The first GLENN MILLER ORCHESTRA didn't make it at all. It was a total and absolute economic failure. But Glenn knew what he wanted, held to that dedication, and relentlessly worked to succeed. He launched his second band - the one that lives on today - in March of 1938. It's been a hit ever since.
The legendary Glenn Miller was one of the most successful of all the dance bandleaders back in the Swing era of the 1930s and '40s. A matchless string of hit records, the constant impact of radio broadcasts, and the drawing power at theatres, hotels, and dance pavilions built and sustained the momentum of popularity. Glenn disbanded his musical organization in 1942, at the height of its popularity, volunteered for the Army, and then organized and led the famous Glenn Miller Army Air Force Band. It went to Europe to entertain servicemen, and then, on December 15, 1944, Major Miller took off in a single-engine plane from England to precede his band to France, never to be seen again. The army declared him officially dead a year later.
Because of popular demand, the Miller Estate authorized the formation of the present Glenn Miller Orchestra in 1956 under the direction of drummer Ray McKinley, who had become the unofficial leader of the Army Air Force Band after Glenn's disappearance.
Since then, other leaders have followed Ray including clarinetists Buddy DeFranco and Peanuts Hucko, trombonists Buddy Morrow, Jimmy Henderson, and Larry O'Brien, and tenor saxophonist Dick Gerhart.
The 19-member band continues to play many of the original Miller arrangements that keep exciting fans who have not heard them played for a while. Additionally, they are also playing more modern selections in the big-band style, carefully selecting only those newer tunes that lend themselves naturally to the Miller style and sound, carefully selected pieces that will stay around for a while. The entire repertoire, which now exceeds 1,700 compositions, keeps the band popular with both young and old. Most of the band's shows are sell-outs. It has proven staying power, and its popularity has never seemed to wane. Indeed, the Glenn Miller Orchestra today is still the most sought after big-band in the world, just as it was in Glenn's day.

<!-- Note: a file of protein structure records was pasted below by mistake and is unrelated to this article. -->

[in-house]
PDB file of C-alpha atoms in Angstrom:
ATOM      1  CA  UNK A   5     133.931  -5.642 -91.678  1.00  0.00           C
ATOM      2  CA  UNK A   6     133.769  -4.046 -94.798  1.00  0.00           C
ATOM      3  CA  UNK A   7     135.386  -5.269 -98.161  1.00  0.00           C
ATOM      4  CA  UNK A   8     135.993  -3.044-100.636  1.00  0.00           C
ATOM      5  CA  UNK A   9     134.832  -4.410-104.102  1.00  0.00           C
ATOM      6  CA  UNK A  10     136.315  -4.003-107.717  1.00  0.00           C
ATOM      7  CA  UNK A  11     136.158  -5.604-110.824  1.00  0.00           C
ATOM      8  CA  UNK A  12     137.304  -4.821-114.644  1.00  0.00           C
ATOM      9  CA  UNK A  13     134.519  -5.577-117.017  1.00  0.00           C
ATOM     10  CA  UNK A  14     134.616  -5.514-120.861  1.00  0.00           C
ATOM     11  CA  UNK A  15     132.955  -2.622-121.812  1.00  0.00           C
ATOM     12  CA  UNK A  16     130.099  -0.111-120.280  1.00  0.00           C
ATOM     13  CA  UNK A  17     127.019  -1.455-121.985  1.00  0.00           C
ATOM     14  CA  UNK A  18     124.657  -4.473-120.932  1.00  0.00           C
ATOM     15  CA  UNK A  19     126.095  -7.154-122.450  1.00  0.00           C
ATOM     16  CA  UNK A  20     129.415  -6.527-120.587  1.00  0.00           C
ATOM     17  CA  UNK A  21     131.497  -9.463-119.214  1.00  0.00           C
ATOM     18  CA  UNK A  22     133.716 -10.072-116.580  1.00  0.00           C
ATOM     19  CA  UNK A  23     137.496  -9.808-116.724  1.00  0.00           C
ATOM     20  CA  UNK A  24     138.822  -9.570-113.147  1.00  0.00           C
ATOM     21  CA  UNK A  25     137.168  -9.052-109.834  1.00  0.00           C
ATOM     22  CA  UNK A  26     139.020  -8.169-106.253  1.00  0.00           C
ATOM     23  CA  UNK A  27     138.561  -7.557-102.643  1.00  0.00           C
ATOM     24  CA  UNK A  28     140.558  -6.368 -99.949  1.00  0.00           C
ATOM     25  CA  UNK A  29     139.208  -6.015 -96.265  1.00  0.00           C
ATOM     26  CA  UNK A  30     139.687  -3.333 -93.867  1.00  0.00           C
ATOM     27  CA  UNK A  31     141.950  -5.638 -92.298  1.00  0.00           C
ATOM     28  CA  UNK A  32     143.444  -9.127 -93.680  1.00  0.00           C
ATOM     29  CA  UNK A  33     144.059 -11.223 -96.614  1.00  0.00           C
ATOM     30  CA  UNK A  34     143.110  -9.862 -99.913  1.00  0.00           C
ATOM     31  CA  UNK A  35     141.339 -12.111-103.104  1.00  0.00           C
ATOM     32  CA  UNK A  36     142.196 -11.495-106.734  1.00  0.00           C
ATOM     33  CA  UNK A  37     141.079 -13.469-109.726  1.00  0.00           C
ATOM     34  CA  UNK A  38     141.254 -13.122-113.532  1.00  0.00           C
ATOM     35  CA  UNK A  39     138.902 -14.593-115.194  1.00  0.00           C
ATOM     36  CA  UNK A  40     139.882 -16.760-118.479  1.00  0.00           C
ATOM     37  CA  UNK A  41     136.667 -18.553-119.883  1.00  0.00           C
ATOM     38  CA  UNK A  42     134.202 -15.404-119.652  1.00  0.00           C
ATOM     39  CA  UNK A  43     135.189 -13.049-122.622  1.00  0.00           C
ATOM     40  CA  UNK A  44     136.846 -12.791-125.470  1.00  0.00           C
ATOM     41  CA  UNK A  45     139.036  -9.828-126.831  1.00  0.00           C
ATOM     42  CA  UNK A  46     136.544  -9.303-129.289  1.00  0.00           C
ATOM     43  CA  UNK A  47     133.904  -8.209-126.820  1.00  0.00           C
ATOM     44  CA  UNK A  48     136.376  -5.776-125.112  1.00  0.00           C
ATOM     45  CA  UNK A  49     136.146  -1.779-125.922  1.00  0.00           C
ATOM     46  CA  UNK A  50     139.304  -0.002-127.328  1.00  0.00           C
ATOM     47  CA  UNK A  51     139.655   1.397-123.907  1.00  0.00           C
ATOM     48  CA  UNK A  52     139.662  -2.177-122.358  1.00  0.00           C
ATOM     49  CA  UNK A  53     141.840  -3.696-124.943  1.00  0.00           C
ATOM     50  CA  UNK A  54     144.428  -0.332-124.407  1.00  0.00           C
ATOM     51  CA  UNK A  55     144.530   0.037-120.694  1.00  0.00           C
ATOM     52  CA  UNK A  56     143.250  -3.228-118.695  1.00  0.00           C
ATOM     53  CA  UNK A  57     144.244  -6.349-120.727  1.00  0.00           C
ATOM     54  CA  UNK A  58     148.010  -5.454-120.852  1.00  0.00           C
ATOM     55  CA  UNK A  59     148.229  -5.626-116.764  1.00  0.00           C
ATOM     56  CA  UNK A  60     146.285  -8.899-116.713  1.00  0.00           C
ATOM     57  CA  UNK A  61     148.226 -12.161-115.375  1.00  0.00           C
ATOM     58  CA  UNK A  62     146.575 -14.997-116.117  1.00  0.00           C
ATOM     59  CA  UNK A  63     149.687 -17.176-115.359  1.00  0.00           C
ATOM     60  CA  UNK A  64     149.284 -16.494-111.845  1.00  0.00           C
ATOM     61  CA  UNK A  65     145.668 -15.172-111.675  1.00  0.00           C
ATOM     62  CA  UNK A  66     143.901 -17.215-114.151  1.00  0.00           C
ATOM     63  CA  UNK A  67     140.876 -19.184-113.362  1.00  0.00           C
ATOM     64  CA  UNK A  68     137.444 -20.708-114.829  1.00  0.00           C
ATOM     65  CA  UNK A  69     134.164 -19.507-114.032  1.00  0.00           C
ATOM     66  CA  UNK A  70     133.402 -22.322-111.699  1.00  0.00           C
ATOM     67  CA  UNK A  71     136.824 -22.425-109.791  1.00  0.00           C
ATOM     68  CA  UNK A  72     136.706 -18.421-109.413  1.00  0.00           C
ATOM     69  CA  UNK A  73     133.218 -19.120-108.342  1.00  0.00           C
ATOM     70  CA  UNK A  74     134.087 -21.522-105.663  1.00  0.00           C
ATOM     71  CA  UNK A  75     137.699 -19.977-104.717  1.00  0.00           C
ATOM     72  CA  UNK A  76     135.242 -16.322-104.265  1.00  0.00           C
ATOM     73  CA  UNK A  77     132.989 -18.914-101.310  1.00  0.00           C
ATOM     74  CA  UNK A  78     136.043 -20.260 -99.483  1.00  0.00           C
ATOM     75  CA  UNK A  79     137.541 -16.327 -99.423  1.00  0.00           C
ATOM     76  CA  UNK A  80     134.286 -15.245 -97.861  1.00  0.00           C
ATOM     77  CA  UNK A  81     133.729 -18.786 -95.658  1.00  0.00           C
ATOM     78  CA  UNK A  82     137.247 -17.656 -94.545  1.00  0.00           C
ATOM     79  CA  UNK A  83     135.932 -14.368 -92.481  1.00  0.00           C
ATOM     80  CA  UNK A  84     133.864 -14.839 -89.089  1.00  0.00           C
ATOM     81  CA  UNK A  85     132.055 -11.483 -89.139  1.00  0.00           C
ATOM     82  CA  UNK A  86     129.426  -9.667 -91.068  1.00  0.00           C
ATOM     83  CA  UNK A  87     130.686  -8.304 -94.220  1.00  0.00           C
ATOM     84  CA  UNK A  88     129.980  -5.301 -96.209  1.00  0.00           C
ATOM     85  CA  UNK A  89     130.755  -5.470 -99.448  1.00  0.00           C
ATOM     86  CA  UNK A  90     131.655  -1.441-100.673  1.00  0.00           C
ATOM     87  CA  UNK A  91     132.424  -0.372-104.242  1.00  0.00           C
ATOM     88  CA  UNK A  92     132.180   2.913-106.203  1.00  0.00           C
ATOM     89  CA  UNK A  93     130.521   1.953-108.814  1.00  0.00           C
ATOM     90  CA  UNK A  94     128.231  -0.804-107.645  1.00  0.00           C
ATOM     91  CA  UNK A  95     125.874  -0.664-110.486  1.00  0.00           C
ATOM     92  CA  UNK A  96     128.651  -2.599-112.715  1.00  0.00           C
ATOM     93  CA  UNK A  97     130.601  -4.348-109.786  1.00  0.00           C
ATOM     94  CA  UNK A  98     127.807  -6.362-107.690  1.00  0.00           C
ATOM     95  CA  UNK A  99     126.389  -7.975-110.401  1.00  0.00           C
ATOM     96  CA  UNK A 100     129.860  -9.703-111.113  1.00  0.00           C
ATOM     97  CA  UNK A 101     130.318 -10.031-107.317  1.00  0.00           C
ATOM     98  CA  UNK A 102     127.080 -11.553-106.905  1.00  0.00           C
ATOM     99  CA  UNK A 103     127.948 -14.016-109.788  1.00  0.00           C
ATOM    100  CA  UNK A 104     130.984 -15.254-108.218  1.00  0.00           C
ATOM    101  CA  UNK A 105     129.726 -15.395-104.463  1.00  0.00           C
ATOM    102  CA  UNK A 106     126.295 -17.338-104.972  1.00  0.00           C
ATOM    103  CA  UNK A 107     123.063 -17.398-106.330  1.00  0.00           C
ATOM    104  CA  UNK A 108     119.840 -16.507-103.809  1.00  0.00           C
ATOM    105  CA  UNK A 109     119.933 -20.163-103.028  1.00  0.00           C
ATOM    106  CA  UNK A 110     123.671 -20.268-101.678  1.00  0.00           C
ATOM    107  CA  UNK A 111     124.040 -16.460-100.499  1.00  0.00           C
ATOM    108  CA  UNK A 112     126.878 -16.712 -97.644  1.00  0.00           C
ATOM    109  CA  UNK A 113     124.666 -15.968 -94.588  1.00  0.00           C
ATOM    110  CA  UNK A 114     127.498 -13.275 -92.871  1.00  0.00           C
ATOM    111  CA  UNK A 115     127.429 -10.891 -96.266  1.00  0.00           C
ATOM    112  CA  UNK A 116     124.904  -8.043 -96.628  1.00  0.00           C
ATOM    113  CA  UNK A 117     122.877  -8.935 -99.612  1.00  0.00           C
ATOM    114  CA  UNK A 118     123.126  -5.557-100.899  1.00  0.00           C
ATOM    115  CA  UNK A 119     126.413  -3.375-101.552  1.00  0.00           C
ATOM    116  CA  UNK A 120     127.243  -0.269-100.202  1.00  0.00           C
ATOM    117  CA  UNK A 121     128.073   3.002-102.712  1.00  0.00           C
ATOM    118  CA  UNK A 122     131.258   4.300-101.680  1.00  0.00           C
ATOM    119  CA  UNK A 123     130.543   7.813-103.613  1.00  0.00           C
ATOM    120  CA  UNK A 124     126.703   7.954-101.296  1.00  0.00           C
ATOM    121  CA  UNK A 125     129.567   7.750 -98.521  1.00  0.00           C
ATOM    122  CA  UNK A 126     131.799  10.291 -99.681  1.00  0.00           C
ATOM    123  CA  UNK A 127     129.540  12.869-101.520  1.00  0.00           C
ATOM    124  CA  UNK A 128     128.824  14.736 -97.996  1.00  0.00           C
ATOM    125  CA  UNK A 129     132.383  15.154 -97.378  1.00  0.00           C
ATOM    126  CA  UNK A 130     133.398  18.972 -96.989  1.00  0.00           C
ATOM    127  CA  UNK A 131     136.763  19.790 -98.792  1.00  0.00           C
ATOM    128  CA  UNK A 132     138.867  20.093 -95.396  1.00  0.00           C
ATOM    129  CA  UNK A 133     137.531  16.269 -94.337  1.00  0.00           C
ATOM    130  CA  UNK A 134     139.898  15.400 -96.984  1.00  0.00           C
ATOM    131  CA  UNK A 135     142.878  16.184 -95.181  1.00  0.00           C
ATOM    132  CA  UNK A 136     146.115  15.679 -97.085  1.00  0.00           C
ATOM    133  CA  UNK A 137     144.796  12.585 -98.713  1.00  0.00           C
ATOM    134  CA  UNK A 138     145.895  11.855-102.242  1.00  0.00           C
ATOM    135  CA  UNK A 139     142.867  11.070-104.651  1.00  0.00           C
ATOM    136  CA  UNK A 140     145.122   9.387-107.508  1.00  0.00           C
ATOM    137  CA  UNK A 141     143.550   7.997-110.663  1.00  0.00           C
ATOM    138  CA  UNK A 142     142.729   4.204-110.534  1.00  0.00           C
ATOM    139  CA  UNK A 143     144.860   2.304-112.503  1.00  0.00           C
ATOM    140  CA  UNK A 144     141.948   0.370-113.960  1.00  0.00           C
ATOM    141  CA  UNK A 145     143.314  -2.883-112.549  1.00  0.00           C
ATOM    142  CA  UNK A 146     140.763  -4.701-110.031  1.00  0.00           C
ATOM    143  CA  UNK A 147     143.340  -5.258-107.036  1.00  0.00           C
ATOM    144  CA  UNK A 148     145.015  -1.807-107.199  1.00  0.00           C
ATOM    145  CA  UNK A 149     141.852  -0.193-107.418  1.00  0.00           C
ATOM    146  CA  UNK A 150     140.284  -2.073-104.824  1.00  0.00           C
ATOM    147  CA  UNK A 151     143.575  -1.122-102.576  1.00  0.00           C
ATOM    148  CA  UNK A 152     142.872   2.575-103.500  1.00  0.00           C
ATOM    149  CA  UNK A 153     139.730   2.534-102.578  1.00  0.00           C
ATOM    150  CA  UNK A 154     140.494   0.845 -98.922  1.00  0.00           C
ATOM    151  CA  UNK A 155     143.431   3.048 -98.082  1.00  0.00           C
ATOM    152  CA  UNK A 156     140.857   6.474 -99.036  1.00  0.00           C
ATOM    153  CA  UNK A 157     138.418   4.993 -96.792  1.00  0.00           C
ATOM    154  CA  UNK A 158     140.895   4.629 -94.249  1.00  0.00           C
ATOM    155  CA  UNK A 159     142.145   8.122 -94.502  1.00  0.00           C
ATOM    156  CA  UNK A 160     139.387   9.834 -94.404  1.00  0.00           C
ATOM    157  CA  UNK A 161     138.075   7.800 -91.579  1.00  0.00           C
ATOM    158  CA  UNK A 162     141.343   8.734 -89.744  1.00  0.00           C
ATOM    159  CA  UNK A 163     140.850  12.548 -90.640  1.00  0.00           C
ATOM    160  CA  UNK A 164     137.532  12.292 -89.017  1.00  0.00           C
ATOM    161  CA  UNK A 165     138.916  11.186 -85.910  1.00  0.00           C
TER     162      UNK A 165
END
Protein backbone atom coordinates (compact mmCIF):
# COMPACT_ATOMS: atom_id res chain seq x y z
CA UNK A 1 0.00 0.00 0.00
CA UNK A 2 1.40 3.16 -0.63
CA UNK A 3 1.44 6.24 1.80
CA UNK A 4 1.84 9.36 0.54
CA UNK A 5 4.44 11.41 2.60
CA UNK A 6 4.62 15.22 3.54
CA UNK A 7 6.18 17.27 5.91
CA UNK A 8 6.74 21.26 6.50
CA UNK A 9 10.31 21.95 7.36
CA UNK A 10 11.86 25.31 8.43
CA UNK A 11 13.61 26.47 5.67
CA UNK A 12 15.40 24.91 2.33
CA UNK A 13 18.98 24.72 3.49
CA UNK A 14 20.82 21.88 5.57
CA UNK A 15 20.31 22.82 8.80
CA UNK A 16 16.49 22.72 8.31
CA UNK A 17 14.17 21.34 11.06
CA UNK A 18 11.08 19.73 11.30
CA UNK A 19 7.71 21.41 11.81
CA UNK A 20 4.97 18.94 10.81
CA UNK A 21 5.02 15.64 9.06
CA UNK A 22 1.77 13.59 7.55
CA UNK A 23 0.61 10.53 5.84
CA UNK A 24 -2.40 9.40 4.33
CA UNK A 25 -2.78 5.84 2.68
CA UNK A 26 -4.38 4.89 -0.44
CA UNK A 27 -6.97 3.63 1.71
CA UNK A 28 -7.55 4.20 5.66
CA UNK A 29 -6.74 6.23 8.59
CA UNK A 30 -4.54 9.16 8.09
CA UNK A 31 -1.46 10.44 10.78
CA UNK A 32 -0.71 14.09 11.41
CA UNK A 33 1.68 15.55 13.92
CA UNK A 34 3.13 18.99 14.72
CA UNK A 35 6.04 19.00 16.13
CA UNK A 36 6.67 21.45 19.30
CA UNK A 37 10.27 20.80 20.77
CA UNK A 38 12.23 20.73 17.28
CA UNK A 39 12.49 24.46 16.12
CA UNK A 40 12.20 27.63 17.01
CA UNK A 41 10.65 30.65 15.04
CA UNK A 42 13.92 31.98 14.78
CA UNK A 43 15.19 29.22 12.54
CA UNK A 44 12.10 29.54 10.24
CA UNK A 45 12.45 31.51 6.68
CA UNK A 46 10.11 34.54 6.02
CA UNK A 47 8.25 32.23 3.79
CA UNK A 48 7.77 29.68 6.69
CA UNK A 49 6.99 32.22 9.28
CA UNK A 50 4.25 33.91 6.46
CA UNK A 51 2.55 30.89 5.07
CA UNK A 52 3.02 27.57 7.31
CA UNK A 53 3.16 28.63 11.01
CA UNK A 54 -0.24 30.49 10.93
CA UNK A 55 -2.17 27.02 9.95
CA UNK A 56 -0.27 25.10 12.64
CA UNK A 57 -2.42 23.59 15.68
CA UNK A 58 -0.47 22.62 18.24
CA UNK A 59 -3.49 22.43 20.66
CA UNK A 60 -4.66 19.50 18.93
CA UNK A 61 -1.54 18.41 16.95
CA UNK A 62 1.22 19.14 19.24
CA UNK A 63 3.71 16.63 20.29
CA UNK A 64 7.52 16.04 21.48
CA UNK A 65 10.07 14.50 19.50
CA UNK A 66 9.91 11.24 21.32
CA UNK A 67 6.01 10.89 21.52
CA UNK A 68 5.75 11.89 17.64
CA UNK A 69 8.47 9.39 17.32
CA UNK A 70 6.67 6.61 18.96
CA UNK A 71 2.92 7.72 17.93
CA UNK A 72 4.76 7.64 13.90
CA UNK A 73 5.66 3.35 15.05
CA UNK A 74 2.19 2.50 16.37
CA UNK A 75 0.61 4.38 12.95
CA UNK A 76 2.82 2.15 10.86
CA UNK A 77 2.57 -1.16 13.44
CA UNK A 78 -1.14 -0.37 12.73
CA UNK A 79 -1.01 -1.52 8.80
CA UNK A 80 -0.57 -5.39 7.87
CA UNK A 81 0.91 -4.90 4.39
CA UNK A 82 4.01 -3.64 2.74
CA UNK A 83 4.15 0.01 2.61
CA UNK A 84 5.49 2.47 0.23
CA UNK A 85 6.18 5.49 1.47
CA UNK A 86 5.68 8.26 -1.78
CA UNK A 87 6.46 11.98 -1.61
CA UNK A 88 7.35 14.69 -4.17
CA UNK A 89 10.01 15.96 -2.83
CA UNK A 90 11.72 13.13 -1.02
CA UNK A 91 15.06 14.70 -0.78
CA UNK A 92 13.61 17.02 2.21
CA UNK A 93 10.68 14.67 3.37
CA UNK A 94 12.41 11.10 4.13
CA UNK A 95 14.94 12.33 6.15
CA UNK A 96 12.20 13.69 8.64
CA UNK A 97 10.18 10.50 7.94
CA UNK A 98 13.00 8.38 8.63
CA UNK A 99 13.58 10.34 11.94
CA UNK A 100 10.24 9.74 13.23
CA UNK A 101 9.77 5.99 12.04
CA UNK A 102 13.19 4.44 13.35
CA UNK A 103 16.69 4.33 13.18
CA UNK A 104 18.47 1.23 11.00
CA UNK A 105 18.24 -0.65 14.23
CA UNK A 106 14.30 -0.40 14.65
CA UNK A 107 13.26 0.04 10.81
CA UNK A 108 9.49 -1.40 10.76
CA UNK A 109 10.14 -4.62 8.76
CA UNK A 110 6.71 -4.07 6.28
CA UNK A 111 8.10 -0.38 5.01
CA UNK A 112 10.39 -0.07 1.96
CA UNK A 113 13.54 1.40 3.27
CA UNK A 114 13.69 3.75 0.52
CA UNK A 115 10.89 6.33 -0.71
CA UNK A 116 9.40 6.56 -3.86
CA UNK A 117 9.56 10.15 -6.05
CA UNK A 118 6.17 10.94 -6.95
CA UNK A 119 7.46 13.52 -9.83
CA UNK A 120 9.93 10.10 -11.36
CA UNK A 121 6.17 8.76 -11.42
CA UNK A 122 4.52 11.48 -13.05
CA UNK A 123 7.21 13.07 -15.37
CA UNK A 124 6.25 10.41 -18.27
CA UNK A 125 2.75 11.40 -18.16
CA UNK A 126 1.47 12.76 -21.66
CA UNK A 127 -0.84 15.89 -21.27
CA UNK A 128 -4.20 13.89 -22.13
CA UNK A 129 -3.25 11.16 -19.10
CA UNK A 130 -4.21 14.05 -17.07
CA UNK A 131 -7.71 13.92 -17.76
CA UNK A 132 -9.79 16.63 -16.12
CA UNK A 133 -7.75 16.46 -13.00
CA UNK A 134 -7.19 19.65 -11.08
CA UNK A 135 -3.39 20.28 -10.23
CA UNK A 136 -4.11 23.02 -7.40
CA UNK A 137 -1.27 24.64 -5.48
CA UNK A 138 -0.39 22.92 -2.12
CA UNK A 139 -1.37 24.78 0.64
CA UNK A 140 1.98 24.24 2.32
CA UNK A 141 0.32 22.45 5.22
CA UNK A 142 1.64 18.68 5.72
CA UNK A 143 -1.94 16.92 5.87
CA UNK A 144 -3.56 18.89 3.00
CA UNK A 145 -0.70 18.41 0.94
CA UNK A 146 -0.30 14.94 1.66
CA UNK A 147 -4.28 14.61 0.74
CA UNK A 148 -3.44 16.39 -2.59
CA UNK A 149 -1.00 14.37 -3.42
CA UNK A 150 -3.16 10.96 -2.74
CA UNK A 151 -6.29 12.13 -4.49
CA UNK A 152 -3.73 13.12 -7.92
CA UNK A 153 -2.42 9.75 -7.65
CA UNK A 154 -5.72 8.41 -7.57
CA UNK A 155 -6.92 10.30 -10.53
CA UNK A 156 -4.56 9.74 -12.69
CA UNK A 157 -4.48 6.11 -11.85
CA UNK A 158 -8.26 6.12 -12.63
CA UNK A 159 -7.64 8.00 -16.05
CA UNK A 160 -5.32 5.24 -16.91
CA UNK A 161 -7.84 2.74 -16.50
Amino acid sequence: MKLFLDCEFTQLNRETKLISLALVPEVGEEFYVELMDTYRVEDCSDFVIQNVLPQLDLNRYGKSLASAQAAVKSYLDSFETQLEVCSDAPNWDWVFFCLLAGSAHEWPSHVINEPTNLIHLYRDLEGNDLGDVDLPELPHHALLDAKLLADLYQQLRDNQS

New York Times music critic John S. Wilson called Ken Peplowski "a clarinetist with a Benny Goodman tone and a Buddy DeFranco style."
As Ken was a member of Goodman's working orchestra, the comparison is not surprising.
Ken already casts a long shadow in the music world. He has an astounding 16 solo albums with the prestigious Concord Jazz recording label. Always a top contender in Down Beat's critics and readers polls, Ken tours the globe 12 months a year performing in the top jazz clubs, performing arts center, jazz festivals, and symphony halls. Ken's most recent compact discs on Koch Jazz, All This… and ...And Heaven Too, were recorded live in London.
Ken made local radio and television appearances and played orchestral and jazz arrangements before joining the Tommy Dorsey Band under the direction of Buddy Morrow in 1978.
During the '80s he began recording and performing with musicians as diverse as Mel Tormé, Charlie Byrd, Peggy Lee, George Shearing, Tom Harrell, Hank Jones, Leon Redbone, Woody Allen, Erich Kunzel, and Rosemary Clooney. Then, in 1984, Benny Goodman put together a new big band to do some touring. Benny personally auditioned Ken and hired him as a tenor saxophonist.
In 1988, Carl Jefferson, the founder and President of Concord Records, tapped Ken to record his first solo album entitled Double Exposure. The title calls attention to his proficiency on both clarinet and tenor saxophone. Fifteen albums followed, including The Natural Touch in 1992, for which he won the Deutsche Schallplatten Prize for Best Jazz Record of the Year.
In addition to his great musicianship, Ken is regarded as an extremely entertaining performer. His warmth, wit, and humor delight audiences. Ken resides in New York with his wife Kerstin and their son Jeffrey.
Here is their official website: www.glennmillerorchestra.com.